Senior personnel within General Dynamics Land Systems UK (GDLUK), the prime manufacturer of Ajax, as well as British Army personnel responsible for trialling the vehicles, noted that GDLUK has had significant difficulties with quality control in the fabrication of the vehicle hulls. The company has so far produced 270 hulls from an overall contract to deliver 598 vehicles. Quality control is understood to be especially poor throughout the first 100 hulls manufactured in Spain, but the issue has not been entirely eliminated in subsequent batches. Problems have included sections being inconsistent lengths, the sides of the hull not being parallel, and substandard welding. Fittings and furnishings have not had their attachment points drilled using jigs, resulting in the spacing of holes being uneven. GDLUK has expended significant efforts in trying to repair hulls that have been manufactured to an unsatisfactory quality. .....
The Ajax saga continues: The British Army’s Greek Tragedy
See rest of article here:
Oh my aching everything....
The Overburdened Infantry Soldier
Since there were first soldiers the weight they have carried has been subject to cyclical variation and much discussion. The upward trend that saw its zenith during operations in Afghanistan is now subject to a realisation that it is both unsustainable and undesirable.
The excellent UK Land Power blog collated a list of current infantry loads recently, click here to read it, broken down by category and in four groups;
On the Soldier, 18.96kg
Assault Order, additional 12.55kg
Patrol Order, additional 16.26kg
Marching Order, additional 16.17kg
On the Soldier and Assault Order together weigh 31.5kg, marching order tops out at just under 64kg. This is with the latest Virtus load carriage equipment ECBA plates and represents a ‘standard rifleman’. As noted in the linked article, absent from the list are radios beyond the Personal Role Radio, support weapons, ECM, weapons other than SA80, breaching equipment, Vallon detector, the Underslung Grenade Launcher (including FCS), 7.62mm link and various items of ISTAR equipment. It is therefore on the light side of what will actually be carried. So no matter what the weight reductions of some parts of Virtus, it is still some way off the accepted maximum of 40kg and target of 25kg for the ‘Energy Efficient Soldier’
The Overburdened Infantry Soldier - Think Defence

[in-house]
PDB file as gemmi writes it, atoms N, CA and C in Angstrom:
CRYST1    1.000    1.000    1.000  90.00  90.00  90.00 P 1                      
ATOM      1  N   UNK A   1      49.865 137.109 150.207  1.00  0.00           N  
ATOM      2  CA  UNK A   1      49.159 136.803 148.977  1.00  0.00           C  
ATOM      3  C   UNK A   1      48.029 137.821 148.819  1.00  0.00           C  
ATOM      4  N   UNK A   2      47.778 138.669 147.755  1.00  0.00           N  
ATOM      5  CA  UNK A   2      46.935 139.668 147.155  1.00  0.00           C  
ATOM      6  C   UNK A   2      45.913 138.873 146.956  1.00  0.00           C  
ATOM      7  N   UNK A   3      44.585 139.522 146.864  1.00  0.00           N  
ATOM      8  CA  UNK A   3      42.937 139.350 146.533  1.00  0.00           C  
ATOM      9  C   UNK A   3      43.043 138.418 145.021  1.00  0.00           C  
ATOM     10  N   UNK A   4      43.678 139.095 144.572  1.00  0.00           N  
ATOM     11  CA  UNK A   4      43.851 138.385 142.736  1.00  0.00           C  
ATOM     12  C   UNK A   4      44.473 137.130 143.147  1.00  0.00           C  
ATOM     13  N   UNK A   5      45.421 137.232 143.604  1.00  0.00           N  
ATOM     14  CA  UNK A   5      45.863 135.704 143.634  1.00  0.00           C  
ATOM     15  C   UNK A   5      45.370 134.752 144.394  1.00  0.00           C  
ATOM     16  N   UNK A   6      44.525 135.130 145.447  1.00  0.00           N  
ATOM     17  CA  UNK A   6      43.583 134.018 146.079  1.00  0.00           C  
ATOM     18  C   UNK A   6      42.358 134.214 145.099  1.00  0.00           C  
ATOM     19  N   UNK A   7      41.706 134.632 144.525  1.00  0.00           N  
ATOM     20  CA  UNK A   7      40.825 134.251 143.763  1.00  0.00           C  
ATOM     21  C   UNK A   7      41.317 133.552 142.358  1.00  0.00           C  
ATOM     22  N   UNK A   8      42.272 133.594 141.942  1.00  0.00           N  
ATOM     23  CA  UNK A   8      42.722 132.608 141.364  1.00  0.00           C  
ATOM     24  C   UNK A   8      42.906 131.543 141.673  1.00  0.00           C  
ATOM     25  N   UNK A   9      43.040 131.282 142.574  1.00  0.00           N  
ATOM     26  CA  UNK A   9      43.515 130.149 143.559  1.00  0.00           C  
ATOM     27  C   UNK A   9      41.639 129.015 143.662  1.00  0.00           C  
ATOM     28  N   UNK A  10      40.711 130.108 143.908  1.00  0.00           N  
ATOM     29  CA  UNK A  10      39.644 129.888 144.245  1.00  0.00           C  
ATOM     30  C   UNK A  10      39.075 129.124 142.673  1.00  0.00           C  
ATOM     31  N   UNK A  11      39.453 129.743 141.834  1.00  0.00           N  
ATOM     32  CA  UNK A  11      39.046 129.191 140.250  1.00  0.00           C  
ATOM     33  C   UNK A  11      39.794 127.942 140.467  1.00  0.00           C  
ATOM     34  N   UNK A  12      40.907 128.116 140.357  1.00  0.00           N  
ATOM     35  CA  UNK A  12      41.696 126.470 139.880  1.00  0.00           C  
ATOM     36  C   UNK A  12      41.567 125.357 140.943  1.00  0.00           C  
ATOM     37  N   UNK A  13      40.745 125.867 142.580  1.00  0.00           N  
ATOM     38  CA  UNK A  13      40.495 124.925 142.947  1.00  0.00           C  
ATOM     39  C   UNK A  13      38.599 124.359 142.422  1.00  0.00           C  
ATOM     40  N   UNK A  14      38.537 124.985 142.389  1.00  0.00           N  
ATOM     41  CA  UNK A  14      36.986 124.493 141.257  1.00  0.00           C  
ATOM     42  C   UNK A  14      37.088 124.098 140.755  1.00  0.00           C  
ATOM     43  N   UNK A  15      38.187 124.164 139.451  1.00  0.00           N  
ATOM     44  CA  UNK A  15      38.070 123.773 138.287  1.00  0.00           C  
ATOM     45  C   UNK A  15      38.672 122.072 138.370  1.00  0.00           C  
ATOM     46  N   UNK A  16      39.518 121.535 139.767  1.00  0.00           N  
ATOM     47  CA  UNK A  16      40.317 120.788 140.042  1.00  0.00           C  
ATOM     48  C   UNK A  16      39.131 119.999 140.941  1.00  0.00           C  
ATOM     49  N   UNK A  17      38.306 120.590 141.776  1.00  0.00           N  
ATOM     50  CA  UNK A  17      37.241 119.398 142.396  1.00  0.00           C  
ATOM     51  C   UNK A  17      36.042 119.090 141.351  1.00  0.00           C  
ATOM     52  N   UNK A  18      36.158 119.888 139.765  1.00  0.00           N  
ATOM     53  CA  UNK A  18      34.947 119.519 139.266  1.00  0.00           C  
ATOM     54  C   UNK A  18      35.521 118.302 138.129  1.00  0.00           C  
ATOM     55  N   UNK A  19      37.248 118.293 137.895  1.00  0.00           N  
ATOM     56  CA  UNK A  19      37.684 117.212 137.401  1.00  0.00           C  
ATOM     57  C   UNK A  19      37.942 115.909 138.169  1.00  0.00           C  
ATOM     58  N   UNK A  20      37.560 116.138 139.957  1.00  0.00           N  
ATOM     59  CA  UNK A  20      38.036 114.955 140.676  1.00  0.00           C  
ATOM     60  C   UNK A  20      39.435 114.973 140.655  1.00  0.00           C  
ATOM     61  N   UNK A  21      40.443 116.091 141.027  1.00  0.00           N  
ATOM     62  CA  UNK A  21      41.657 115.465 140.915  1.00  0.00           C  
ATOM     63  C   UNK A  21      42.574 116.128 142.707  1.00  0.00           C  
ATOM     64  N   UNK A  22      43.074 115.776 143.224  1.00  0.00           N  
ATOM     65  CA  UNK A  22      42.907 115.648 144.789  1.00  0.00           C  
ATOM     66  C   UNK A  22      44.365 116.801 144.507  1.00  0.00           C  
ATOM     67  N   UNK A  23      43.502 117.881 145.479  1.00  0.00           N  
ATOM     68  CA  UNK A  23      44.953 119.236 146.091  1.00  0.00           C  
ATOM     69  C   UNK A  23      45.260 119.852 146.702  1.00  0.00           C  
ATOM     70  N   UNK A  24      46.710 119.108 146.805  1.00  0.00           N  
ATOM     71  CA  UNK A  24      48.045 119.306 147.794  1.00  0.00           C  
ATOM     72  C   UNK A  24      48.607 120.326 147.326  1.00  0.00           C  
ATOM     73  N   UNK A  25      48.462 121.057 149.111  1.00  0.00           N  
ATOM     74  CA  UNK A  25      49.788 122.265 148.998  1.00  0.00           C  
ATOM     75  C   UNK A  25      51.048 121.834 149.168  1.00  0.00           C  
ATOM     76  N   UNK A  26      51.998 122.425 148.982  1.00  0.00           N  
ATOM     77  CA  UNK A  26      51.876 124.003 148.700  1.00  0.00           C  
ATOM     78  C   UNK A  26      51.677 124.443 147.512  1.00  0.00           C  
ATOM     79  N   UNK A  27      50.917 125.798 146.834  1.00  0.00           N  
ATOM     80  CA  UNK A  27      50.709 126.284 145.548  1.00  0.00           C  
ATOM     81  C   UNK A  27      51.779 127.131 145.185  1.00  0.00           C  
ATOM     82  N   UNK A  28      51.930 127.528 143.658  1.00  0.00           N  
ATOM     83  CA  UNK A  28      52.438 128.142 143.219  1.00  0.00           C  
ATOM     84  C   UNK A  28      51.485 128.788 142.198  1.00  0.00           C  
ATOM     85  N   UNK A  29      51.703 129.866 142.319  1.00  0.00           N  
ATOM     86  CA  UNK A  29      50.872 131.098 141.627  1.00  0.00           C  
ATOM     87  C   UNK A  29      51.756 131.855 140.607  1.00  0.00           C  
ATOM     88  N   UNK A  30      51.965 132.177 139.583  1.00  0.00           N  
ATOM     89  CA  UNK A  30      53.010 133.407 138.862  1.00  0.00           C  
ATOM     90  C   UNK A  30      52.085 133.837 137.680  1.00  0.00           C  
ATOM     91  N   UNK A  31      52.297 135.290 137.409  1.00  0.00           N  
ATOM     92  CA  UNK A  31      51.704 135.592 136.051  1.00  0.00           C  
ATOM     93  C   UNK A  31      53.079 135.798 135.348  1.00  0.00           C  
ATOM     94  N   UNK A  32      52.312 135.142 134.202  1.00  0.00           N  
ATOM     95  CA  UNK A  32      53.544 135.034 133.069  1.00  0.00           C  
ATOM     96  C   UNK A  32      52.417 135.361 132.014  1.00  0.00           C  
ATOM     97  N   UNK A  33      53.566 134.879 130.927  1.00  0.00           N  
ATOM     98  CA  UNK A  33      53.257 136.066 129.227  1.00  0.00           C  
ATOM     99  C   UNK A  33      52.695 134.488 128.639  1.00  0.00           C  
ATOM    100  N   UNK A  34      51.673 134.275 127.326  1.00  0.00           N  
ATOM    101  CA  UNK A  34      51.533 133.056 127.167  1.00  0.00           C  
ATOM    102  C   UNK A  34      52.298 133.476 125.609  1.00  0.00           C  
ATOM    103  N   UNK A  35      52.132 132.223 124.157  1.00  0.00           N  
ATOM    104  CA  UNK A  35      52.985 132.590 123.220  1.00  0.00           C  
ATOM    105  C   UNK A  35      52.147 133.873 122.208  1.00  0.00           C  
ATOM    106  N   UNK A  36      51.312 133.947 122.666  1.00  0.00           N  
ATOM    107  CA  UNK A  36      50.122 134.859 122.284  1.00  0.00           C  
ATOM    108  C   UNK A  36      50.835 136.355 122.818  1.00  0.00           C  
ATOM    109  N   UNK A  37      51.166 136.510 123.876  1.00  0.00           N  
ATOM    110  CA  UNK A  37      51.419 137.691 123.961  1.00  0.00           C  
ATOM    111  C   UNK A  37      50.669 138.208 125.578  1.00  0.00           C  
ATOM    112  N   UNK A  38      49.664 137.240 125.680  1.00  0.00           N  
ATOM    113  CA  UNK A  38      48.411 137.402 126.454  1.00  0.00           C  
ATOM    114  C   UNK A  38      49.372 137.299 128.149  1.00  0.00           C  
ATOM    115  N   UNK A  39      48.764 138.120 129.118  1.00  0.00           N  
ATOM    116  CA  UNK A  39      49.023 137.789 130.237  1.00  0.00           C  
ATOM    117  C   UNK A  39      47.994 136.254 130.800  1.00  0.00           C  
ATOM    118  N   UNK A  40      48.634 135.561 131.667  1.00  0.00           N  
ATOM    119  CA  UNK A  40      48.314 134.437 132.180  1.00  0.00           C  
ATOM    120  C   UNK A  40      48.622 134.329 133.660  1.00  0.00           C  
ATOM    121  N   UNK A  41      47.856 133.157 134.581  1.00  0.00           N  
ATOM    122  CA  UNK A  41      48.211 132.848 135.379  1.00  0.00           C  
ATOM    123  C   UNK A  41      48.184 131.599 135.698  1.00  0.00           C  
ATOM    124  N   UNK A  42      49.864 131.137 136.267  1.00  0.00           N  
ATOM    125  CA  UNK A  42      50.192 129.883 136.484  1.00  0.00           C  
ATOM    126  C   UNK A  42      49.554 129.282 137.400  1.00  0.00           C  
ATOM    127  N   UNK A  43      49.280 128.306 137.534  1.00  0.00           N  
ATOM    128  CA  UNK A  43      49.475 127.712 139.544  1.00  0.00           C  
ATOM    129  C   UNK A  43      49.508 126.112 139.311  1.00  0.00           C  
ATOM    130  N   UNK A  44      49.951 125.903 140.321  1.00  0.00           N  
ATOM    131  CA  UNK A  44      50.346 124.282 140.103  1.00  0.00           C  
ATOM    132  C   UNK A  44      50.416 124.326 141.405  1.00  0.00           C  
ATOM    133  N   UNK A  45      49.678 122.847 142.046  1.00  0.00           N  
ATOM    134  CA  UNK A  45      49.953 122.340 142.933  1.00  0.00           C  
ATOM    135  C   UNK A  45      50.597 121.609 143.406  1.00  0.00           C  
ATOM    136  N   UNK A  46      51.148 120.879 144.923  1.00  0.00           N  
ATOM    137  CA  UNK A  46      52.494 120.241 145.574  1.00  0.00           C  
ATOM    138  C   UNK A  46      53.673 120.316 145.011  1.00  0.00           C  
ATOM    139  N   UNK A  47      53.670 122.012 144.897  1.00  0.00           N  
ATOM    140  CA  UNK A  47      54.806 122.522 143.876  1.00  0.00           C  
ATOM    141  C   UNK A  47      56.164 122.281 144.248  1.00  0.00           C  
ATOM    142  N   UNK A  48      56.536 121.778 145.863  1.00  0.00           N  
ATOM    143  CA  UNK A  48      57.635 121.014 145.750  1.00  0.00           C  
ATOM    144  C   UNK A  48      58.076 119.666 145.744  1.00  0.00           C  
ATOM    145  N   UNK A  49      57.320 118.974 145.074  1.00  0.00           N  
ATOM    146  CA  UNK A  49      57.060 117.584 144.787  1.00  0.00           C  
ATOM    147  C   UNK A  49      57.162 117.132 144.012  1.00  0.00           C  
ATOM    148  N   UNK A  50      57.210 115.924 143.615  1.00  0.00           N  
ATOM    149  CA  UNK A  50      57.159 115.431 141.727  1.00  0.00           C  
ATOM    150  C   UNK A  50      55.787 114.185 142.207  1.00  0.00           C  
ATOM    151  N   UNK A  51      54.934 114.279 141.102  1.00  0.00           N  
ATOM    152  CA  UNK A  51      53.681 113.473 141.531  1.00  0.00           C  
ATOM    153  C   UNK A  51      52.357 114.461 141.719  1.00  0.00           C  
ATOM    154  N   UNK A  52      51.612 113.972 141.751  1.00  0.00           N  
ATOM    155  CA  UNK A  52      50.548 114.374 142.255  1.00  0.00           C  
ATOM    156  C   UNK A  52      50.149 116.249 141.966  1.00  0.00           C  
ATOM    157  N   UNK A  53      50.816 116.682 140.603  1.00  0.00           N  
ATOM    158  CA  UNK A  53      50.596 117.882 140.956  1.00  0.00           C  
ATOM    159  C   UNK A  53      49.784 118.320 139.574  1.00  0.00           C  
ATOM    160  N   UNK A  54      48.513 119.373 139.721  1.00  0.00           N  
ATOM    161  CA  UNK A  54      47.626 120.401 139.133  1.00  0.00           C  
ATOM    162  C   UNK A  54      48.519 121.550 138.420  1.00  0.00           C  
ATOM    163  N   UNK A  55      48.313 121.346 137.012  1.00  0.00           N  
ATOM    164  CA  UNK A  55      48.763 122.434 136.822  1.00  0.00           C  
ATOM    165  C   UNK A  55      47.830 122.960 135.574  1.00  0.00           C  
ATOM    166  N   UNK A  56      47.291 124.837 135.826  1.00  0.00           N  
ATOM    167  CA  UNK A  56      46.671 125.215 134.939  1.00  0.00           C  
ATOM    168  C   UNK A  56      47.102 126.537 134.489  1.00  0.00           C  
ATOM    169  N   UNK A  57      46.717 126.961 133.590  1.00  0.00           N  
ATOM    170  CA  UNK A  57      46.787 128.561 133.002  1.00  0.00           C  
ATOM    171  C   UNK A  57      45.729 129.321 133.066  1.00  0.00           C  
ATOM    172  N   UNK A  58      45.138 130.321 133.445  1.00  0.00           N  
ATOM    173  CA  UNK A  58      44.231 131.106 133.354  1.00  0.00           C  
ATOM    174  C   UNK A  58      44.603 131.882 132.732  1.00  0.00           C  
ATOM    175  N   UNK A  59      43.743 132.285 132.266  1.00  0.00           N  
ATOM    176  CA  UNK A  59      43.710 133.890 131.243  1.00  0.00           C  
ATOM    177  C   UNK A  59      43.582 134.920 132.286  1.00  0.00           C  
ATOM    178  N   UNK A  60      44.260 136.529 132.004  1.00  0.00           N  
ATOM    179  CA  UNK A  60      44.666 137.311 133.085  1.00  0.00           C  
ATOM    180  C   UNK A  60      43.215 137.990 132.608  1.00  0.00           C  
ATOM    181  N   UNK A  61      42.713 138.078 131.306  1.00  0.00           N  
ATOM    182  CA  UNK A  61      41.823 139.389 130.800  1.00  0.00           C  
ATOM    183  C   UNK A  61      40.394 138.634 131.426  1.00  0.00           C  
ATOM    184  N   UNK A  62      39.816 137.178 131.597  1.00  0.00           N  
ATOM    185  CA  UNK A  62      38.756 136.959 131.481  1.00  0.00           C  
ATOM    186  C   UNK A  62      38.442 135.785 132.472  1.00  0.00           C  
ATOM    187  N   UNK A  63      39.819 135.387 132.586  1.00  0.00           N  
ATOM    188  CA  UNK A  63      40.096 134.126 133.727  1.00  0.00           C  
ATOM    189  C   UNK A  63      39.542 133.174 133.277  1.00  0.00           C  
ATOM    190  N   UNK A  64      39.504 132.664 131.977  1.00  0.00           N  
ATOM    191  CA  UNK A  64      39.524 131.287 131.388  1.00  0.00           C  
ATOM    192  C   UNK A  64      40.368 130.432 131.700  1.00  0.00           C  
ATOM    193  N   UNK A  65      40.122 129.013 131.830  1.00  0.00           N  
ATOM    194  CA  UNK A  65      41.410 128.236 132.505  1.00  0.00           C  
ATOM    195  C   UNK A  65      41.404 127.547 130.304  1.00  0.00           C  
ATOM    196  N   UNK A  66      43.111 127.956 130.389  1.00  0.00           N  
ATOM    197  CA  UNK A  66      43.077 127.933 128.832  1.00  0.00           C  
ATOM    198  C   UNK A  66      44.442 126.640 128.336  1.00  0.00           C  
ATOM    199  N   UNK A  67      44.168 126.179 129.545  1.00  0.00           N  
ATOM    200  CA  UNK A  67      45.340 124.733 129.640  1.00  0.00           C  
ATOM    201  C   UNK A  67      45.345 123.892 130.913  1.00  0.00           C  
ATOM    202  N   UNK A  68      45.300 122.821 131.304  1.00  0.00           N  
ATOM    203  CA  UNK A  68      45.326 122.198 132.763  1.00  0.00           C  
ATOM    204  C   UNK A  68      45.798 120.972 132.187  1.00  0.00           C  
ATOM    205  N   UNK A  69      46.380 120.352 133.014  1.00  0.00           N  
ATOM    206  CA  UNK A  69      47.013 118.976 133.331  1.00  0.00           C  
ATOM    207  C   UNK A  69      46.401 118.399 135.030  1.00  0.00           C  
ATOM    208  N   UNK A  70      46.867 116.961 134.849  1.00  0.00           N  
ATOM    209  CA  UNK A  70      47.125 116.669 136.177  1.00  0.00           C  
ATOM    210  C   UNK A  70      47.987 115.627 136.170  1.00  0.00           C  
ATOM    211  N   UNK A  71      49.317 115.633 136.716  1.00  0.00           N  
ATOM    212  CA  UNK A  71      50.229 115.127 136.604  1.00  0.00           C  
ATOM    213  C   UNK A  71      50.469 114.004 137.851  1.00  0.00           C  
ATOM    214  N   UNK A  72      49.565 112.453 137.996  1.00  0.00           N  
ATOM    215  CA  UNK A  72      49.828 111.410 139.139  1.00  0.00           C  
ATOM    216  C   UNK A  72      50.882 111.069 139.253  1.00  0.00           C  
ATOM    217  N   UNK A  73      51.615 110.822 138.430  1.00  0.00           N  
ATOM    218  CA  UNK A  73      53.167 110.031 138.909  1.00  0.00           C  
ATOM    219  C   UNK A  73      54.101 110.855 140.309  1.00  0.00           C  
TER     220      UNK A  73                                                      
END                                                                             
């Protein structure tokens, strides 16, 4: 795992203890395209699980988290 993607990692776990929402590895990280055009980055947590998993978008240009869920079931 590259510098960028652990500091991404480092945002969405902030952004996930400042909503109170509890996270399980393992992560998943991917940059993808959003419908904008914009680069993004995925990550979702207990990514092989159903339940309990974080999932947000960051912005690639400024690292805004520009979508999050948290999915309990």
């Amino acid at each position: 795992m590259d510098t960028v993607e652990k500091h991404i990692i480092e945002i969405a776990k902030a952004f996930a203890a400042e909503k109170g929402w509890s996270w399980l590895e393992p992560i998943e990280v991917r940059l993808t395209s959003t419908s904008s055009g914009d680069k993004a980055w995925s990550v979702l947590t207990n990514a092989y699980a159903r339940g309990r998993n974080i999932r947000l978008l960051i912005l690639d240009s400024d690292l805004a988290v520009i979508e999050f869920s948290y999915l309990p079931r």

Our strategy should therefore be;
- Empower leaders to make informed risk-based decisions about protection levels - (Yes!)
- Training - (Yes!)
- Exploit immediate and incremental opportunities by purchasing reduced weight components that are readily available -(Meh!)
- Continue with existing research programmes and systems architectures like GSA, keep a watching brief on systems like polymer cased ammunition for medium-term weight reductions - (Meh!)
- Accept that until the higher technology systems mature, invest in carriage support for individual and platoon stores - (Yes!)
If we know increasing carried weight is a Bad Thing™ how can the problem be solved?
Quite simply there are four general approaches;
- Carry less stuff - (Yes!)
- Make stuff easier to carry - (Meh!)
- Make stuff lighter - (Meh!)
- Get someone or something else to carry the stuff - (Yes!)
Whilst there is an ongoing debate about the validity of light role infantry in the contemporary operating environment, the fact remains that historical evidence and a reasonable look at the future informs a viewpoint that there is an enduring role for light infantry (Emphasis added). We cannot assume support helicopter availability or that patrolling at short distances from operating bases will be the norm, and neither can we assume that vehicles will always be operable in the terrain where our enemy is. So if we are at all interested in winning the close battle we must take note of the issue of overburdened infantry soldiers because whatever the next conflict might be, there is a very real danger we will be punished badly for not addressing it. Against a well organised and well-equipped enemy, dismounted infantry may well be subject to significant amounts of observation and detection with a likelihood of accurate indirect fire soon after. As the BAR article described above noted, excess weight leading to decreased mobility is a tactical matter above all else.